Mayday by James Mason
I received an e-mail today from a friend at Black Science Fiction Society. He submitted a graphic novel to a certain party to see if there was an interest in his concept. It took him a while to hear from that party but when he did the response was particularly upsetting. That certain party asked him if it was possible to change the characters from black to white. He said if my friend did so, he would be able to get some interest in his project. He told my friend ‘Black people don’t read comic books.’
I was having a conversation with a writer friend of mine and I suggested she read a particular book by a black writer. She knew of the writer, but she wasn’t thrilled. She had compiled a list of black science fiction and fantasy writers on a popular site, and that particular writer wasn’t happy being included on the list. She felt such lists limited her and labeled her as a ‘black’ writer, not just a writer.
Another writer friend had a book reviewed by a well known magazine. When the magazine displayed a picture of the cover the image of the person was white, despite the fact that the main character of the book was black. Come to find out that the publisher of the book had originally designed the cover this way but changed it after strong protests from the writer and the agent.
As a black writer of speculative fiction life is complex. The acceptance or rejection of what we write has more to do with perception than it does with talent. This perception has little to with the reader and more to do with those supplying books to the reader. All kinds of stereotypes abound, such as the concept stated above that ‘black people don’t read comic books, or science fiction or fantasy for that matter. Even some black science fiction writers buy into the hype. But everyday black people join the Black Science Fiction Society and at least 1/3 of the people of every con I attend are people of color. My books have been read by all kinds of people around the world and received good reviews. At a recent meeting I attended the white people in the group stated clearly that it didn’t matter to them the race of the main characters or author. They just wanted a good story.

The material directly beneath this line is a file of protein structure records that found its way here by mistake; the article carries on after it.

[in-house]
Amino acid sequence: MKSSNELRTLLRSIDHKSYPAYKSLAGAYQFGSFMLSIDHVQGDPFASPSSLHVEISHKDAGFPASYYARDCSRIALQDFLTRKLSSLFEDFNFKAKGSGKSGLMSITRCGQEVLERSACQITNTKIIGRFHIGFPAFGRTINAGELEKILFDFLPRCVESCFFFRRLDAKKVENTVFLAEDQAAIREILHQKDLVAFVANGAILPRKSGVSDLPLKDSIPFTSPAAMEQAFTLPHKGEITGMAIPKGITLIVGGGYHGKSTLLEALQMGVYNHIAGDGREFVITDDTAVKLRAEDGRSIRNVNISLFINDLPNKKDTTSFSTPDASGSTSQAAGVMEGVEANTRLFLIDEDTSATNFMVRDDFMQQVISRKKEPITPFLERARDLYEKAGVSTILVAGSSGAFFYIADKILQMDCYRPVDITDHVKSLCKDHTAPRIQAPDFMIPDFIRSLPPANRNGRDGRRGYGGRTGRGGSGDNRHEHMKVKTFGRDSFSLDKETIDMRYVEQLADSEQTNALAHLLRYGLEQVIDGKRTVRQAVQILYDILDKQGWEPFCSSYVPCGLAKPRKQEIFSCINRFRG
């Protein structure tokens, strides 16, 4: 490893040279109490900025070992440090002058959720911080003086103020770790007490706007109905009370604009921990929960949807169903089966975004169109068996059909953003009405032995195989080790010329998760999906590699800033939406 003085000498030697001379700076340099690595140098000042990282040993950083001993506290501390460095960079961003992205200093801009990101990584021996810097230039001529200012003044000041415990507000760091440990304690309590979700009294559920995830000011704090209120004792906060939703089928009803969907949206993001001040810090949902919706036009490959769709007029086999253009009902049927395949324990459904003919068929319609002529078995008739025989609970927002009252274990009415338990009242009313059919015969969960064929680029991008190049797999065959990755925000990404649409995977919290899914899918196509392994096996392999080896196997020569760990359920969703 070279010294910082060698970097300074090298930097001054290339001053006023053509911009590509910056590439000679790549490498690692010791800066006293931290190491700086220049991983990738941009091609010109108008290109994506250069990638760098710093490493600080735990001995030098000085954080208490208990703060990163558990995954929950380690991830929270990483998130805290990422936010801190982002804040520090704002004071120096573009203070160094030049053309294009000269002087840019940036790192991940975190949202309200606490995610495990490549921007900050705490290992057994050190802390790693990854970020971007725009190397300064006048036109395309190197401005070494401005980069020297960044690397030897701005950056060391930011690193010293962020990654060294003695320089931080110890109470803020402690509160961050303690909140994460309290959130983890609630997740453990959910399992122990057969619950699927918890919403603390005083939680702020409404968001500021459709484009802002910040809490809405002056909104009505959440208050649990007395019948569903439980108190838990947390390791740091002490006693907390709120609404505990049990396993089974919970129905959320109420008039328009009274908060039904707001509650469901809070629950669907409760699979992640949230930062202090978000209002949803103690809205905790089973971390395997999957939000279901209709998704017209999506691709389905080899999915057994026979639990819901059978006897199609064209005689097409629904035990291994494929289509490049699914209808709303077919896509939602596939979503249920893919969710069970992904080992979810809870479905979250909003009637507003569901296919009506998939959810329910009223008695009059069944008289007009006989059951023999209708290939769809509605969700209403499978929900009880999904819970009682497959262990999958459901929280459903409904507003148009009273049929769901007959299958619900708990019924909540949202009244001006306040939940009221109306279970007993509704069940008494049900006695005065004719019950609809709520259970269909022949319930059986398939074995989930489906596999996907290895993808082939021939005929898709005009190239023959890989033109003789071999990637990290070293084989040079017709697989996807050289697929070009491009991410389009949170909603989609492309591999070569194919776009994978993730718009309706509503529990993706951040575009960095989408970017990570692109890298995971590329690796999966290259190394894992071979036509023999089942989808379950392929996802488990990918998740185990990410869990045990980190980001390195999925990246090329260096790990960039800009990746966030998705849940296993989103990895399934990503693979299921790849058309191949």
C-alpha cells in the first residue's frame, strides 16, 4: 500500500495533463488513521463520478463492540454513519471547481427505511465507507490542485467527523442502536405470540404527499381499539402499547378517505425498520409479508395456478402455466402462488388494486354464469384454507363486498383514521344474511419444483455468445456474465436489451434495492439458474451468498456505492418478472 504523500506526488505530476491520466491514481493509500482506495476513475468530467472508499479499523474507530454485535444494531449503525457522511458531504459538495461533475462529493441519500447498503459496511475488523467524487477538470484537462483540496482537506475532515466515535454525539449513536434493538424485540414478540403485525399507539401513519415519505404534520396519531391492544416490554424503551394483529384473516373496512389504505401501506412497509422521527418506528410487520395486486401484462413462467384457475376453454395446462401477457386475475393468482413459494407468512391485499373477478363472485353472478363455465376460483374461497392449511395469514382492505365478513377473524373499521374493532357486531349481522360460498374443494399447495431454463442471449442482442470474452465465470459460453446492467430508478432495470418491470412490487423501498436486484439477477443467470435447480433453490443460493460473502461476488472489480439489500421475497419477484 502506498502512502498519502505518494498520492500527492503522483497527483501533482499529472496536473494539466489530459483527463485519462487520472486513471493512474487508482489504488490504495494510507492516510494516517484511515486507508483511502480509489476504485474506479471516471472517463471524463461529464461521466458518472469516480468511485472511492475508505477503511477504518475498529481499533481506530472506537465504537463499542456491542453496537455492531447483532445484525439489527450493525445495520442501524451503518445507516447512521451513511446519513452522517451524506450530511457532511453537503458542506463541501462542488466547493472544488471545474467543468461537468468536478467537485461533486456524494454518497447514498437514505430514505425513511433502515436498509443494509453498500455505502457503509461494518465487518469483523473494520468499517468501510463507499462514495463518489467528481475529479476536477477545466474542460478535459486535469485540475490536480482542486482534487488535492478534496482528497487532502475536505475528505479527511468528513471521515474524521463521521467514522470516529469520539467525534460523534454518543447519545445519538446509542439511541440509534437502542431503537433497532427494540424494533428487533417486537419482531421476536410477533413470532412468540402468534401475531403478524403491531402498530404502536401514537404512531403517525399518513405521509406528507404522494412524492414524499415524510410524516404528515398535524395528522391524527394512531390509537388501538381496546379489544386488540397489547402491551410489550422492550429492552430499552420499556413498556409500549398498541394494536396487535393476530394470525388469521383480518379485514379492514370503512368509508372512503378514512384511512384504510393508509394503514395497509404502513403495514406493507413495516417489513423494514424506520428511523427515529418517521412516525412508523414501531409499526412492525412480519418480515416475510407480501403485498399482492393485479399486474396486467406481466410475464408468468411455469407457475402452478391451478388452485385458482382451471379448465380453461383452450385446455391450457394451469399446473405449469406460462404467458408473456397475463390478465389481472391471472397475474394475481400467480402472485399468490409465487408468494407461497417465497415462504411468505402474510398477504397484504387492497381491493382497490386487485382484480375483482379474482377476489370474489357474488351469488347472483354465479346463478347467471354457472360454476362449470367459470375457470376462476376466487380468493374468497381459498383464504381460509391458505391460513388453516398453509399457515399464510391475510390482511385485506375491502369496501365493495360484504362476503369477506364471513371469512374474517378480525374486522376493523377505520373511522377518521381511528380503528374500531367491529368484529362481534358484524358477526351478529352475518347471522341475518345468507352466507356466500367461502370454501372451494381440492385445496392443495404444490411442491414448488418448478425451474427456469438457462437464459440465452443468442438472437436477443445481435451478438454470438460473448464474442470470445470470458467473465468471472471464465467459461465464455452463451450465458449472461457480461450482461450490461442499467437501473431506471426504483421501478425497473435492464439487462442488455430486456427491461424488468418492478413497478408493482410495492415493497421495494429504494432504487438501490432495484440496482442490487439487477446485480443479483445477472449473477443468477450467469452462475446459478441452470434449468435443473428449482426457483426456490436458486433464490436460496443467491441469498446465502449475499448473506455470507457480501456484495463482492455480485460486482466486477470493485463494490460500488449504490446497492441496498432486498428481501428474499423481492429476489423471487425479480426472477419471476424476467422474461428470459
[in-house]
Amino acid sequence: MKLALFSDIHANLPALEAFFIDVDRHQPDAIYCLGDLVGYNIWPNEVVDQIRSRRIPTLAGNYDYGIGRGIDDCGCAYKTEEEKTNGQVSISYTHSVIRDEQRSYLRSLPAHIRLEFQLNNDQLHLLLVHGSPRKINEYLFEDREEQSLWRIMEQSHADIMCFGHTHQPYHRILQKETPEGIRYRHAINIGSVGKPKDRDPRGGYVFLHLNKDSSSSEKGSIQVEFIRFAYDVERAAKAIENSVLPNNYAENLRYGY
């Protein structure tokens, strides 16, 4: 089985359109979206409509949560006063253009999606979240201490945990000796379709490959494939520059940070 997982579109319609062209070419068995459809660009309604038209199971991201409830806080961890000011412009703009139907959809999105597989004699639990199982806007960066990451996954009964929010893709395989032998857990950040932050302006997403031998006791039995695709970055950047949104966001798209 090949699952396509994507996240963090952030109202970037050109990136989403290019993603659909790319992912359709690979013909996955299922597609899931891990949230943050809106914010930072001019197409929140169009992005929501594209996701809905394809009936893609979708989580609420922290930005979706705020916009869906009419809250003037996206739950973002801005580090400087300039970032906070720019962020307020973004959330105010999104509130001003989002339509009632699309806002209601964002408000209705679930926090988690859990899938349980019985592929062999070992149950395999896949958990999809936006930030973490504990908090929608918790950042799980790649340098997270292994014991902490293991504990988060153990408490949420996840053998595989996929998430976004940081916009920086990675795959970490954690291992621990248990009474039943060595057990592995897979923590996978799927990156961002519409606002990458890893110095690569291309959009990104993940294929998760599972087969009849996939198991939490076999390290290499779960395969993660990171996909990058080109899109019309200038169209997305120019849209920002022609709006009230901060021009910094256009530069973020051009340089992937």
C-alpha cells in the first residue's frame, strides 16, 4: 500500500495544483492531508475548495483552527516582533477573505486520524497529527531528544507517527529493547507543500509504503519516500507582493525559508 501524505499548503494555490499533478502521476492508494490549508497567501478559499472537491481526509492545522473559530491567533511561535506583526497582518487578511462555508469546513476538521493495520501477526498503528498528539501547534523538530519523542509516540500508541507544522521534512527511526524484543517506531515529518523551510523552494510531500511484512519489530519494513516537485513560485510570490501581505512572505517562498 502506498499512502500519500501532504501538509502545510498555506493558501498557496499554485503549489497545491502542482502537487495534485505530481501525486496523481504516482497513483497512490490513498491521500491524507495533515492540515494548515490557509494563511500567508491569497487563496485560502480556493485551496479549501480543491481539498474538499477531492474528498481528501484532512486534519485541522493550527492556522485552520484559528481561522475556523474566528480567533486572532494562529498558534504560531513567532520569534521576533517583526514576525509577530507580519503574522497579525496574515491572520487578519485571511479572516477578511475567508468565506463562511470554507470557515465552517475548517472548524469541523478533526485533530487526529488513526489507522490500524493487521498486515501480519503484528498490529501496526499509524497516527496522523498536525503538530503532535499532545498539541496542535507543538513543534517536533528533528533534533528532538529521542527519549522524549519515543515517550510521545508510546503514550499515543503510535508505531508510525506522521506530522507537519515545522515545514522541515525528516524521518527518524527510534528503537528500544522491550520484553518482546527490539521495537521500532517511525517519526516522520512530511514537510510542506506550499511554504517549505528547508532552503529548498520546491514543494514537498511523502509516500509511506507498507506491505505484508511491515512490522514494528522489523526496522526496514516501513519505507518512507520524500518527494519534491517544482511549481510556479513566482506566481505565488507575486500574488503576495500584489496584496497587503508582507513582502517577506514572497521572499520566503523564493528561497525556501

In my conversations at my signings I’ve discovered two things; black people DO read science fiction and fantasy, and more would read it if they knew not only that we were writing it, but that we were the main characters. The biggest disconnect seems to be with major publishers. They don’t acknowledge the potential demand because corporations don’t deal with potential, especially when it comes to the African American community. So what’s a writer/reader to do?
You create black speculative fiction. You give readers what they want, you write what you want to write, and you create an environment that nurtures talent and provide support for those who want their dreams expressed the way they see it, not as others wrongly perceive it. Black writers have to realize it’s okay to be black. Don’t get me wrong, I’m not one who buys into the notion of race. But on the other hand I am a realist. I understand the barriers, conscious and unconscious, but I also understand that I have to respect myself before others will respect me. I can be a black writer and appeal to a multicultural audience. I shouldn’t have to submerge my culture to be acceptable to someone else.
This is a complex issue. I could write volumes of books on it and still not feel like I’ve done it justice, so I’ll say this: Black Speculative fiction, in my view, is not something designed to separate and limit. It is a way to provide opportunity for a deprived audience and an outlet for under appreciated artists. And no matter what anyone says, that’s a good thing for everyone.